Point guard is the premier position of the 2017 NBA draft class.
Washington’s Markelle Fultz and UCLA’s Lonzo Ball likely will be the top two picks, and both Kentucky’s De’Aaron Fox and North Carolina State’s Dennis Smith Jr. could go in the top five. French prospect Frank Ntilikina has an impressive skill set, too, and should go in the top 10.
But after Ntilikina, the quality of this position drops off quite a bit. With that said, here are the top 10 point guards in the 2017 class.
1. Markelle Fultz, Washington (6-foot-4, 190 pounds)
Fultz is an offensive powerhouse. He ranked sixth in all of Division I college basketball in scoring with 23.2 points per game, and his shooting range is very good, too, evidenced by his 41.3 percent mark from beyond the 3-point arc. Fultz also has impressive strength and uses it to overpower smaller defenders.
Overall, Fultz has the least bust potential of any player in this draft, and he seems ticketed for the Philadelphia 76ers with the No. 1 overall pick.
2. Lonzo Ball, UCLA (6-foot-6, 190 pounds)
Ball reminds some people of former Orlando Magic superstar Penny Hardaway because of his excellent size for a point guard and elite playmaking ability. His shooting form and the distractions his outspoken father could cause are concerns, but Ball clearly is an NBA-ready prospect with a polished offensive skill set.
3. De’Aaron Fox, Kentucky (6-foot-3, 170 pounds)
Fox might be the most athletic point guard to enter the pro ranks since former Kentucky guard John Wall. Fox’s elite quickness and speed make him very difficult to guard off the dribble and in transition. Therefore, he has little trouble getting to the rim, and he has shown an ability to finish over stronger defenders. Fox isn’t a great shooter, but launching 3-point shots wasn’t really needed of him on a Wildcats team that had Malik Monk on it.
4. Dennis Smith Jr., North Carolina State (6-foot-2, 194 pounds)
Smith is ranked as the third-best player in the entire class by some experts. His ability to finish at the rim is impressive, and he played well against top competition, including a 32-point performance in a rare NC State win at Duke during which Smith impressed in the second half. Smith isn’t an excellent outside shooter, but his fundamentally sound shooting mechanics suggest improvement certainly could be made. His athleticism is amazing, too — just look at his 48-inch vertical jump.
5. Frank Ntilikina, France (6-foot-5, 190 pounds)
Ntilikina is a strong pass-first point guard who’s difficult to guard in pick-and-roll situations because he has the speed to blow by slower players and the size to post up smaller defenders. Ntilikina isn’t likely to make a huge impact as a rookie, but he’s certainly worth a top-eight pick for a team that’s willing to be patient and let him develop at a normal pace.
6. Jawun Evans, Oklahoma State (6-foot, 185 pounds)
A lack of size and strength, combined with injuries during his freshman season, dropped Evans in several rankings over the last two years. But he’s an impressive offensive talent who increased his scoring average by almost seven points per game from his freshman campaign. Evans also shot over 80 percent from the free-throw line and shot better than 40 percent from 3-point range in college. He could be a nice steal toward the end of Round 1.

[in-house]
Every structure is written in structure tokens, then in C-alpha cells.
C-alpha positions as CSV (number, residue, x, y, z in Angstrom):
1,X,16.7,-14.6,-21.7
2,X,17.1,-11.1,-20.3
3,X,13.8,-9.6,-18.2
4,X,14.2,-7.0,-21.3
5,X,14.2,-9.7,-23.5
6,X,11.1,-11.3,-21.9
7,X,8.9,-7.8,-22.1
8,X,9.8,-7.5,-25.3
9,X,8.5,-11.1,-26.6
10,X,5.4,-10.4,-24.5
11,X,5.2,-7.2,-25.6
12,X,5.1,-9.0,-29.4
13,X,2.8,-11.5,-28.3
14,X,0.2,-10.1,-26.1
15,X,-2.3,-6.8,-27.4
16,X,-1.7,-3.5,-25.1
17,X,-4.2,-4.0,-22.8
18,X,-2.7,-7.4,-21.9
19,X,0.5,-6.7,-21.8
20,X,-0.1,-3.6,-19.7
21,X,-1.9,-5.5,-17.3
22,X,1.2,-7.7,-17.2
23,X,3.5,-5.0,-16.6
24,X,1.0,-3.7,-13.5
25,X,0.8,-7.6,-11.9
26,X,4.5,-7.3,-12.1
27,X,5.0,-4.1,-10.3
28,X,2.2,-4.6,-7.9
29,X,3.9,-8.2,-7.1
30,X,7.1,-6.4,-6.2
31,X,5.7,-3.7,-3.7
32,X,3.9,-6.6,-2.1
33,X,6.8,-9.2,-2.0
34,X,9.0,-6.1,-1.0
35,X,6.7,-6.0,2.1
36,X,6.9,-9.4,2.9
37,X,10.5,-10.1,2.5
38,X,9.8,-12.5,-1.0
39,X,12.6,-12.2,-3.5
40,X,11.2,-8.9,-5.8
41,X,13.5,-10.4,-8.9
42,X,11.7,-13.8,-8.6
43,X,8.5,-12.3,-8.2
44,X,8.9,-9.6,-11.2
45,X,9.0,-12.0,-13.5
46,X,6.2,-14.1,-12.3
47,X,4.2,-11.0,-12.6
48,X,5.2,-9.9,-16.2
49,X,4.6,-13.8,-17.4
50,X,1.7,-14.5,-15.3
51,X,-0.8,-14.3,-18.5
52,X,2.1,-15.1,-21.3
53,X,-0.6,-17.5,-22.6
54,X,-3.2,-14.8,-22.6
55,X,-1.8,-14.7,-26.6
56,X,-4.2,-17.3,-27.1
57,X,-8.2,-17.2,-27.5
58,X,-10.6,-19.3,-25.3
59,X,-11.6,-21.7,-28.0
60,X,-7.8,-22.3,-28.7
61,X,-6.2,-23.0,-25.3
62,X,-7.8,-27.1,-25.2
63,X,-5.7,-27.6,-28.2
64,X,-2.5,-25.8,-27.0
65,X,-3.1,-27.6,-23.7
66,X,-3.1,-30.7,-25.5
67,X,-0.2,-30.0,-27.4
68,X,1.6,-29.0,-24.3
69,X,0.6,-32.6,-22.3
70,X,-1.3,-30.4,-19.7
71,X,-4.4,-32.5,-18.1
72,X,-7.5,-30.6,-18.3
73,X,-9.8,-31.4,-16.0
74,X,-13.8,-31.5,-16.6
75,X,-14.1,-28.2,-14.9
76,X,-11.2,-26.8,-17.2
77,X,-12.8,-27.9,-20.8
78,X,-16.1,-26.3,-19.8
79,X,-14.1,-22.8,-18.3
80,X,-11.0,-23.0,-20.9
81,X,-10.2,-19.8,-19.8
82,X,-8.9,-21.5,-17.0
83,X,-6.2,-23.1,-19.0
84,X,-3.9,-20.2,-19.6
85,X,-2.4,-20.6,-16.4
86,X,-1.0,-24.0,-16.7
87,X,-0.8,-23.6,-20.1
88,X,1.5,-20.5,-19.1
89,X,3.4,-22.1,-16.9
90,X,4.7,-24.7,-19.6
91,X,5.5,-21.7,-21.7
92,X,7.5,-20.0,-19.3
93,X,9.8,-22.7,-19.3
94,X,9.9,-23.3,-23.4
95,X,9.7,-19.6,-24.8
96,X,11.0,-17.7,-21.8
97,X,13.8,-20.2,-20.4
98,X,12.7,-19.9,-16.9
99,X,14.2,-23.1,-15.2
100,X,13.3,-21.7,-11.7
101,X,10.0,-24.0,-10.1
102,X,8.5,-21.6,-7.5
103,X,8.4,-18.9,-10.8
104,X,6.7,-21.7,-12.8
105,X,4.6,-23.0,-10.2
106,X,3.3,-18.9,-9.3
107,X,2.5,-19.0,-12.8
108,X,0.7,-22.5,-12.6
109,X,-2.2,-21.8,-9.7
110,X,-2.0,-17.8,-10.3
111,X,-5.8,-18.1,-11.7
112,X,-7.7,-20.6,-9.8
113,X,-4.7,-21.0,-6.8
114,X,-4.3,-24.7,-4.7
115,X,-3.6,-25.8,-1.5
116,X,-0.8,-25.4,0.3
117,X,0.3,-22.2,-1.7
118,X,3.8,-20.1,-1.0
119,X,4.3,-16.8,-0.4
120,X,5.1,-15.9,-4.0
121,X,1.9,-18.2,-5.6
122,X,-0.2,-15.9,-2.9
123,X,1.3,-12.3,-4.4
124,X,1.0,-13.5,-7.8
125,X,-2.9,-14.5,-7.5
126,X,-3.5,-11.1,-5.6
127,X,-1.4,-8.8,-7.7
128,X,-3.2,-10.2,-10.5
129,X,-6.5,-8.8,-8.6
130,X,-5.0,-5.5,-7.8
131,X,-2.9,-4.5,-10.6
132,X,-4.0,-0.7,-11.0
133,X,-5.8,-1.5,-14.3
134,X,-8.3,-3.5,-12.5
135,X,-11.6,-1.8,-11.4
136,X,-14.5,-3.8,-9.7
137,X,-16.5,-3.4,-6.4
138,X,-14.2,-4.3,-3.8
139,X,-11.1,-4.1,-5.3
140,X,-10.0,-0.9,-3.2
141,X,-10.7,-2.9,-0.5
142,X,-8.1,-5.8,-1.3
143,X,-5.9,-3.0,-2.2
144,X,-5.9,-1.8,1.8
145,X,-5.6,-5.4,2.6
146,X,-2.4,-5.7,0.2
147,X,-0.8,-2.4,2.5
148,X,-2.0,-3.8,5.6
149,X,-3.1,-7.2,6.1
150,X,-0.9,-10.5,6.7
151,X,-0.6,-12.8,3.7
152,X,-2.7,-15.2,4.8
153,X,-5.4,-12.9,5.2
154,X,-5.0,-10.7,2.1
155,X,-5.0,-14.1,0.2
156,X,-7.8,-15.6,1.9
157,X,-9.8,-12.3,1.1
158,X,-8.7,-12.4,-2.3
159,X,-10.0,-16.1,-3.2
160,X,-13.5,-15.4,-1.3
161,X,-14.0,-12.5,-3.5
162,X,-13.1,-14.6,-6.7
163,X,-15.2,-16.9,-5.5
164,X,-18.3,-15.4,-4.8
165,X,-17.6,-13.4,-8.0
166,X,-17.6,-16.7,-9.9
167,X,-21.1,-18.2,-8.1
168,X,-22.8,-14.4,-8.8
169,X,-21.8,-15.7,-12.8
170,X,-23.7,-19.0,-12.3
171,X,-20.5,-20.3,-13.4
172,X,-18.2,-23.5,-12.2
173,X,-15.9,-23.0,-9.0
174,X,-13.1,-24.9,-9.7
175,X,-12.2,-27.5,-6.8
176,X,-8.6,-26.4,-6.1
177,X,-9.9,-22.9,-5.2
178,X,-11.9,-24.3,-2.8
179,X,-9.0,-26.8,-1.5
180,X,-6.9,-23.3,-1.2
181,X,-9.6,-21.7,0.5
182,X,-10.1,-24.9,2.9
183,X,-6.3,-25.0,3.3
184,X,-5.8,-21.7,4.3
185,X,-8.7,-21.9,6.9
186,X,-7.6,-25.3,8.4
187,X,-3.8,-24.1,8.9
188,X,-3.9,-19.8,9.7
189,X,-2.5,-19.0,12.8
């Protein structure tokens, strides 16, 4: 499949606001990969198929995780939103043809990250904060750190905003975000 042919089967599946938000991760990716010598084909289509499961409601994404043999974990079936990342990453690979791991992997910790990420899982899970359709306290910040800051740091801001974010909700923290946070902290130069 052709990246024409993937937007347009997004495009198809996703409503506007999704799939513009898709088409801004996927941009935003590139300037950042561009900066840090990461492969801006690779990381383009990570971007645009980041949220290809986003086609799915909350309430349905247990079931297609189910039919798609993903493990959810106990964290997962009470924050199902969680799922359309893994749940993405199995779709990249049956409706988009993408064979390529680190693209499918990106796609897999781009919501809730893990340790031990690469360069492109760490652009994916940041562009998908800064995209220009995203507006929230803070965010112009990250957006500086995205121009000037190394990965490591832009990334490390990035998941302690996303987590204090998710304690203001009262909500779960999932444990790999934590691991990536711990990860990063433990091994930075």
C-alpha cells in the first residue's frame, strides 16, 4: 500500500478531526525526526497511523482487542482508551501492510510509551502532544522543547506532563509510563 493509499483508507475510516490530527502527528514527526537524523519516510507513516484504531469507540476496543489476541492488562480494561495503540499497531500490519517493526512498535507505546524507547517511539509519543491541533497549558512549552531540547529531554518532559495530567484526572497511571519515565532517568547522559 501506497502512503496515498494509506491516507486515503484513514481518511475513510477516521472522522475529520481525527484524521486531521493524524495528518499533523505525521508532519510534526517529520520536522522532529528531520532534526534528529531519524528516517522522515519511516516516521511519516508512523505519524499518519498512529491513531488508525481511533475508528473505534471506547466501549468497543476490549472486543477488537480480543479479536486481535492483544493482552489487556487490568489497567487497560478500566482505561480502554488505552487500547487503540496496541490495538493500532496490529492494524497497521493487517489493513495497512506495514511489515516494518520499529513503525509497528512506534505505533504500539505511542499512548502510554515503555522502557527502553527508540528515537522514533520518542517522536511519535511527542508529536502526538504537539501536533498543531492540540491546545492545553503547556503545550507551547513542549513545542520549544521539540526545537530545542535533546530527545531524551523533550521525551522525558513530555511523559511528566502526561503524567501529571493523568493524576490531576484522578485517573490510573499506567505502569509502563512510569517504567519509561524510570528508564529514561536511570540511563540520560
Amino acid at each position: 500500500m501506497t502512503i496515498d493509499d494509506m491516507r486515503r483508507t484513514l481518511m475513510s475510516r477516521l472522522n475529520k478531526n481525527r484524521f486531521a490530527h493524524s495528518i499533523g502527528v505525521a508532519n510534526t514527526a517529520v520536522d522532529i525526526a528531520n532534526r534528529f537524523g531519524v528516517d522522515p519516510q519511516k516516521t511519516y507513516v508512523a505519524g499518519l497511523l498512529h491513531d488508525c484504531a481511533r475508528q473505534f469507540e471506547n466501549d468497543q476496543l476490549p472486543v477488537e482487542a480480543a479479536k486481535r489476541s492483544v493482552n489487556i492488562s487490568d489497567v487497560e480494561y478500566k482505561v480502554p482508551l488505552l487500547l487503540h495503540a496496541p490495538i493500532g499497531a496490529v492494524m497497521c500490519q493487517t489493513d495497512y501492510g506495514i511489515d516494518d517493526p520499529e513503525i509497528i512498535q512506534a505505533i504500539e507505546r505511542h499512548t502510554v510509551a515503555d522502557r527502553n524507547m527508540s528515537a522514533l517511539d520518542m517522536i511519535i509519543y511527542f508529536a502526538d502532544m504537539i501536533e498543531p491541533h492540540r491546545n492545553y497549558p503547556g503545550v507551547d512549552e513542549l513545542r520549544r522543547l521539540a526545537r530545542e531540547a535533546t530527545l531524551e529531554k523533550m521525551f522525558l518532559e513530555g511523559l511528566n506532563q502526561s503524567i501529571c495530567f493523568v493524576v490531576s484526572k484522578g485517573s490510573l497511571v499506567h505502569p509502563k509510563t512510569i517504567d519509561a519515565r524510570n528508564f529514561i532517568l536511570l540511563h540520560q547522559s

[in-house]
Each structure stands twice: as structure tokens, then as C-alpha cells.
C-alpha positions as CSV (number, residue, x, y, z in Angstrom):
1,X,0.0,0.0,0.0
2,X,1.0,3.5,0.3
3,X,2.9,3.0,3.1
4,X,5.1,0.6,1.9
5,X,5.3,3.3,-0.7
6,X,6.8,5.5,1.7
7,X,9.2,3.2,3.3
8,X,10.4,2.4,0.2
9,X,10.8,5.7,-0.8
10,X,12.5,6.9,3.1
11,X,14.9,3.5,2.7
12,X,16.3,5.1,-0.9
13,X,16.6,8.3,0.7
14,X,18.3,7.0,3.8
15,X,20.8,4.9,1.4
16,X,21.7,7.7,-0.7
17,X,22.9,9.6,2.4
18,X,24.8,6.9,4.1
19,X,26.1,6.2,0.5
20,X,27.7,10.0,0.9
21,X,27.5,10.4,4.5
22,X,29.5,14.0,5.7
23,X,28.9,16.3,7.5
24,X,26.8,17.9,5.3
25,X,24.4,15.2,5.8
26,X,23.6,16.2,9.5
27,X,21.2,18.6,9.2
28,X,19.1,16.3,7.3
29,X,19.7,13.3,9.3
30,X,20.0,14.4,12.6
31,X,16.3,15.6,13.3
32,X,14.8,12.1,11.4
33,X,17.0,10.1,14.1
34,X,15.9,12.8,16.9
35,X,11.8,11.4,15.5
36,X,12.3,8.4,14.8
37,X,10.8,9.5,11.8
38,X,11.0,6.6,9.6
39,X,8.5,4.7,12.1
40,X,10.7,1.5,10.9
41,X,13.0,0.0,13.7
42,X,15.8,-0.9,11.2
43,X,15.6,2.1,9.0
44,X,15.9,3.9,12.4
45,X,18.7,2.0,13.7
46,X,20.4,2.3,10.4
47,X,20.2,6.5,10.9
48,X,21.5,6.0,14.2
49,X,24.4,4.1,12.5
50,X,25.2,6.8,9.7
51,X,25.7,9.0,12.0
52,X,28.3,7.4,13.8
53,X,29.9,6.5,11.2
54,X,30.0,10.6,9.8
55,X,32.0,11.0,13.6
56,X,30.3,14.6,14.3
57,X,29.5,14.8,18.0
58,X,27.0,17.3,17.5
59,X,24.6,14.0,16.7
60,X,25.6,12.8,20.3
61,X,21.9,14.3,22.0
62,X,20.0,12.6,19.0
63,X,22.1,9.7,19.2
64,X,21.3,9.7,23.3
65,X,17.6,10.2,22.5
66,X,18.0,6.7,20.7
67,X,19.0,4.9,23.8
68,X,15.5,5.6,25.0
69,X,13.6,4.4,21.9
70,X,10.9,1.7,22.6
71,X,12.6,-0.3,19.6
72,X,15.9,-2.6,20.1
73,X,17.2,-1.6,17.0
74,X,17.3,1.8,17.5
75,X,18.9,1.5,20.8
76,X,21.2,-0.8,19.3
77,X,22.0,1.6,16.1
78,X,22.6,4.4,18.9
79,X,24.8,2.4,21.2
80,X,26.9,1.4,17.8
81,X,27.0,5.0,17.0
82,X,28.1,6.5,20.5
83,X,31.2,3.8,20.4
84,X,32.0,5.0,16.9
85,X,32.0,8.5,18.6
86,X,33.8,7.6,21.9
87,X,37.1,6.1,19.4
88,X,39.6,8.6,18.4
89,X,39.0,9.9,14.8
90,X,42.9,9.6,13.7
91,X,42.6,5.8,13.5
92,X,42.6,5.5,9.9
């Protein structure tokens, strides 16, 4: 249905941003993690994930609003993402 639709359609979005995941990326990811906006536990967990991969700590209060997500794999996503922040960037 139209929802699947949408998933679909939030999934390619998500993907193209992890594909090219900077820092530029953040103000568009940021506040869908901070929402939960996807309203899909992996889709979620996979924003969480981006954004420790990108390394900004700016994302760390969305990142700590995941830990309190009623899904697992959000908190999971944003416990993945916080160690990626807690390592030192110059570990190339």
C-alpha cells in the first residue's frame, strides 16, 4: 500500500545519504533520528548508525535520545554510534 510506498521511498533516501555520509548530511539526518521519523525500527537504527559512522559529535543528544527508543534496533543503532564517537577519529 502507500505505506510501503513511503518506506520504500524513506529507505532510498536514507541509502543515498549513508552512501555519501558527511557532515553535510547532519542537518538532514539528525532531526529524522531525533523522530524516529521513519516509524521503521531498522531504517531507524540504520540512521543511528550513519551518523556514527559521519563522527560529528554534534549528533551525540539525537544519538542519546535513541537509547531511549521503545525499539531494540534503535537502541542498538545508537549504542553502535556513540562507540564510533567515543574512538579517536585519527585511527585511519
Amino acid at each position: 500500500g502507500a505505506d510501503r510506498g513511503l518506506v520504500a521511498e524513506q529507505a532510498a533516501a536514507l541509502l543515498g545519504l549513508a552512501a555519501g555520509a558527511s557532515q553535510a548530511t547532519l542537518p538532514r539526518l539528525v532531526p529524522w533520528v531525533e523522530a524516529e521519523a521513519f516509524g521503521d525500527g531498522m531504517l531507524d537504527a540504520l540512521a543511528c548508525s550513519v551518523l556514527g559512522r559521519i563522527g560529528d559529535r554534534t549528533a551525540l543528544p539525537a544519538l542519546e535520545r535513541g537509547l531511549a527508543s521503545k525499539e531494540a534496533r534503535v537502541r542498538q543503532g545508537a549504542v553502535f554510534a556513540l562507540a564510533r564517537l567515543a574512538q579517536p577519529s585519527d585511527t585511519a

7. Frank Jackson, Duke (6-foot-3, 200 pounds)
Jackson isn’t a great passer, and he won’t wow anyone with lockdown defense on the perimeter, but he should stretch the floor. He averaged 10.9 points per game in less than 25 minutes per night on a Duke team stacked with scorers such as Jayson Tatum and Luke Kennard. Jackson also might be one of the five best athletes among guards in this class. Don’t be surprised if he competes in multiple NBA slam dunk contests.
8. P.J. Dozier, South Carolina (6-foot-6, 200 pounds)
Dozier played a key role in South Carolina’s surprising run to the Final Four of the 2017 NCAA Tournament. He can play point guard in the pros because of his above-average playmaking skill, but his size and strength allows him to play shooting guard as well. His shooting is a concern, evidenced by his below 30 percent mark from 3-point range and less than 60 percent rate from the free-throw line. But he attacks the rim with a vengeance, and he has the ability to finish over taller, more physical defenders.
9. Derrick White, Colorado (6-foot-4, 190 pounds)
White’s length and size gives him a physical advantage over most point guards, and he uses it to post up smaller defenders and drive to the basket. He certainly has the ability to score. White averaged 18.1 points per game on above 50 percent shooting from the floor, including a 39.6 percent mark from beyond the arc.
10. Frank Mason, Kansas (6-foot, 190 pounds)
Mason is a smart, trustworthy player after spending four seasons at an elite program. He played in a lot of big games and showed impressive leadership. Mason averaged 20.9 points per game and shot 47.1 percent from 3-point land as a senior, which is pretty impressive. He could provide shooting and scoring off the bench at the next level, which makes him worth a second-round pick. His defense isn’t bad, either.
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